Sunday, 12 July 2015

Nothing to learn about God here...move along..?

Sometimes I have an awkward conversation with church folk.
I ask to join in, saying that there are an awful lot of autistic people, and our voices count too.
For example, some 10% of LGBT+ people are autistic.  Are we represented at the Shared Conversations on CofE LGBT matters?  No-one knows.  No-one has asked, it seems.  Maybe we are, maybe we're not.  Who can tell.

And normally there's someone who says, "Why should autistic people get a special mention? If you get a place, what about me?  After all, I have diabetes, so why don't we have a special number of places for diabetic people? Or people who enjoy going to the theatre?   We can't cater for every group, as it's just ridiculous".

Is it?  It betrays an extraordinary lack of knowledge of autism.  And of God, I'd argue.

Autistic people encounter God and faith differently.  We have a different sensory system.  We see differently.  We hear differently. We are affected by texture, smell and physical contact differently.   We process words differently.  We see people differently (often being faceblind for example, and not able to recognise folk from their faces alone).  We are rule-driven, not social-relationship-driven, and that means that our reading of the Bible is different.   We socialise differently.  We form relationships differently.  Not in 'broken ways', but ways that represent something new, something amazing to learn about.  Truly amazing.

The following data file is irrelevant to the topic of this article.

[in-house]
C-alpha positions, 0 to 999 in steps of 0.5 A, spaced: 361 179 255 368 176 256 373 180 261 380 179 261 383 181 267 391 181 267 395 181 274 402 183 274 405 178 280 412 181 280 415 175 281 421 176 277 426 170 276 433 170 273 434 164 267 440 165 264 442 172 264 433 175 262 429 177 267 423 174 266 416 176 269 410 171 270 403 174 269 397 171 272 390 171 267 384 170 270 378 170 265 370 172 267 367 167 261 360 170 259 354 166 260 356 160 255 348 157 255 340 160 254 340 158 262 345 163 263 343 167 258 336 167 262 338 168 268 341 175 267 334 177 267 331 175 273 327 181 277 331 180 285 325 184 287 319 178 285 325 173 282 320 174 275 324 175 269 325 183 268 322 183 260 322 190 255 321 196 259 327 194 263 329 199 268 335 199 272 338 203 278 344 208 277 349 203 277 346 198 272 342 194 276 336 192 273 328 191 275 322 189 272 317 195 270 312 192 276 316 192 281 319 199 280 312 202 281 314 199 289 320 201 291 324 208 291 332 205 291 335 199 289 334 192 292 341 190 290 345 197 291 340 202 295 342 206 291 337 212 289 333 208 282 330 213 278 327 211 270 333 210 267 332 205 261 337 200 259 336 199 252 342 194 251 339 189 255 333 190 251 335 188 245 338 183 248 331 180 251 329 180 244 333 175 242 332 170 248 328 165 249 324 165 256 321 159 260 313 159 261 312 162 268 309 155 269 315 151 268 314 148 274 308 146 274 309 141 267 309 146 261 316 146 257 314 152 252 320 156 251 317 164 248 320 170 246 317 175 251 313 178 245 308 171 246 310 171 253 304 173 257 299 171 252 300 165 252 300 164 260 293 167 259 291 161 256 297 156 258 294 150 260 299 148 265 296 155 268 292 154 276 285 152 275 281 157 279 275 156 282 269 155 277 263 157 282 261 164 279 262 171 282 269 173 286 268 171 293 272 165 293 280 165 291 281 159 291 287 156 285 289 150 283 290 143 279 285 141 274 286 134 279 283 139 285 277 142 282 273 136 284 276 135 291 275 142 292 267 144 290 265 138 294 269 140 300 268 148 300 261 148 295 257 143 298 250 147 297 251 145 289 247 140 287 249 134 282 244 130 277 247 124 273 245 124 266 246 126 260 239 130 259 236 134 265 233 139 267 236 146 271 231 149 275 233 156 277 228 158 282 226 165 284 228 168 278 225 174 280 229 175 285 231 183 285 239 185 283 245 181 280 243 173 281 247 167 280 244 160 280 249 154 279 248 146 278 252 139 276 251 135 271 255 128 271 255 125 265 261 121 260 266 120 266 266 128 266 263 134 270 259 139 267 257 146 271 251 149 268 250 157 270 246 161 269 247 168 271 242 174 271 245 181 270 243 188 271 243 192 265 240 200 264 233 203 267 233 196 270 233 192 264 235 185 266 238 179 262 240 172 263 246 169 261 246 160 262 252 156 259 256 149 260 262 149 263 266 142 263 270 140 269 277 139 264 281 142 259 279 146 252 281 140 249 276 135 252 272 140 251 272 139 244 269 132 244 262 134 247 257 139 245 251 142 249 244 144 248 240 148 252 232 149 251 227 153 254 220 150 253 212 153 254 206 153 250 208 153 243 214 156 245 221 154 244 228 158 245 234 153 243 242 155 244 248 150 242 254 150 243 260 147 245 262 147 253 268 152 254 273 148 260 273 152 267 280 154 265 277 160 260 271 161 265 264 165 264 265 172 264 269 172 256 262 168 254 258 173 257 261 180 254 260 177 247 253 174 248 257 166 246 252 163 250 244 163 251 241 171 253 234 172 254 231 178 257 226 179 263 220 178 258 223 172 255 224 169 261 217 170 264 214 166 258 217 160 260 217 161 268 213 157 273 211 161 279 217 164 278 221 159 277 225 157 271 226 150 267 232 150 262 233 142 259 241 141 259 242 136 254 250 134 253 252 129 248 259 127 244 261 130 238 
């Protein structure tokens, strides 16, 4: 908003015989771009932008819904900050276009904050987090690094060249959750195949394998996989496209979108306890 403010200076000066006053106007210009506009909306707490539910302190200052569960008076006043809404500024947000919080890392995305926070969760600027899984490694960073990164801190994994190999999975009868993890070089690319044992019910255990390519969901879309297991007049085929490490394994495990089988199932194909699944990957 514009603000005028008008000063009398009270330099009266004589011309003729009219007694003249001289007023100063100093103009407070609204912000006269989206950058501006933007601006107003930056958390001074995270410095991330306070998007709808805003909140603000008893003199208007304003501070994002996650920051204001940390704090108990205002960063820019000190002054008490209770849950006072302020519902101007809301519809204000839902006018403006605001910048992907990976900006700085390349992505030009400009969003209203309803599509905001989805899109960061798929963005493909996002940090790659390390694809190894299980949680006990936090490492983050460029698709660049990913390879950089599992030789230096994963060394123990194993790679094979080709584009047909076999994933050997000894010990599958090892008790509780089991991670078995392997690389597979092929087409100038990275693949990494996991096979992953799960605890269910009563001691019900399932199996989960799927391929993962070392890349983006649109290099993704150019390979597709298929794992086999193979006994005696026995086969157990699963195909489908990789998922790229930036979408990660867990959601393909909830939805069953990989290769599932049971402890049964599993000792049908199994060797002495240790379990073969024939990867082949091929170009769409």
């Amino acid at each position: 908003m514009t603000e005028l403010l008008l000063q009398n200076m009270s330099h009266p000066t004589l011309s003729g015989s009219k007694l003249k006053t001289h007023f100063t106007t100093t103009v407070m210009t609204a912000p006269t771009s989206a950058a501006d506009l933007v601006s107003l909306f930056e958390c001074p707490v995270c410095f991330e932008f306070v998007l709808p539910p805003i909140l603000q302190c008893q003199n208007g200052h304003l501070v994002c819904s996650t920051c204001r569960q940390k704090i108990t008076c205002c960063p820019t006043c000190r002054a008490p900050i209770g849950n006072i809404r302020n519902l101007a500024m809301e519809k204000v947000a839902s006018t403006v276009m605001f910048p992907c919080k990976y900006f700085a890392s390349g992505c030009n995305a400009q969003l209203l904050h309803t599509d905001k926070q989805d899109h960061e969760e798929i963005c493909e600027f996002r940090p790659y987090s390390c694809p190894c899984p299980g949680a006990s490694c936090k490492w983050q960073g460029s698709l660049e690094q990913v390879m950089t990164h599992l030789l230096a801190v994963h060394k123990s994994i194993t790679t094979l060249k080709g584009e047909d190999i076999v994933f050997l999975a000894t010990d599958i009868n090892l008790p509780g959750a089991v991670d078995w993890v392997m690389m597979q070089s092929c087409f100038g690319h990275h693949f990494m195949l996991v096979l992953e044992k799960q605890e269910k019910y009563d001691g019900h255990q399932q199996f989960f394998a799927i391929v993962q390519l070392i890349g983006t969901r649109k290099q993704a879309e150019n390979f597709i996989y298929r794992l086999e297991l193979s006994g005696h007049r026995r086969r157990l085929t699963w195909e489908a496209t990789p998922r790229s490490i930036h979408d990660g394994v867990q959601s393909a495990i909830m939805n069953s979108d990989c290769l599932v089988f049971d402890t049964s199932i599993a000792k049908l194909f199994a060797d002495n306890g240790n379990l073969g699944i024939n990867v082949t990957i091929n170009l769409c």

What of God is represented in what we encounter?  What of His word can we learn anew by listening to our 'take' on the Bible?
How does the word of Scripture sound to autistic lesbian ears?
How do faith images impact on eyes that see colour and texture differently?
What is it like to live with multiple disadvantages, from birth - in church life?
Is 10% of a group 'too small' to think about including?
What do we lose by not asking, by not including?

It's tempting to see autistic people as just asking to be included in order to make a point.  In order to be a nuisance.  As some annoying group asking to be 'catered for'. But it's not that.  

It's about having something so worthwhile to contribute.  It's about us hearing something really important about how we fail to see really big groups of people  (some 300,000 of us in the country who are autistic and LGBT).   It's about who has the right to decide things for us, without asking us or consulting with us.   It's about who gets to impose pain and fear on us, quite accidentally, because they failed to ask our needs too.

No, it's not like leaving out people who are keen on hockey, or those who prefer the 8am service to the 10am service.  It's about a group of people who are routinely bullied, excluded, assaulted, marginalised, forgotten and mostly live in abject poverty.  And about a church that needs to do better than, "Well, your voice doesn't matter".  If no-one has ever listened, how do we know?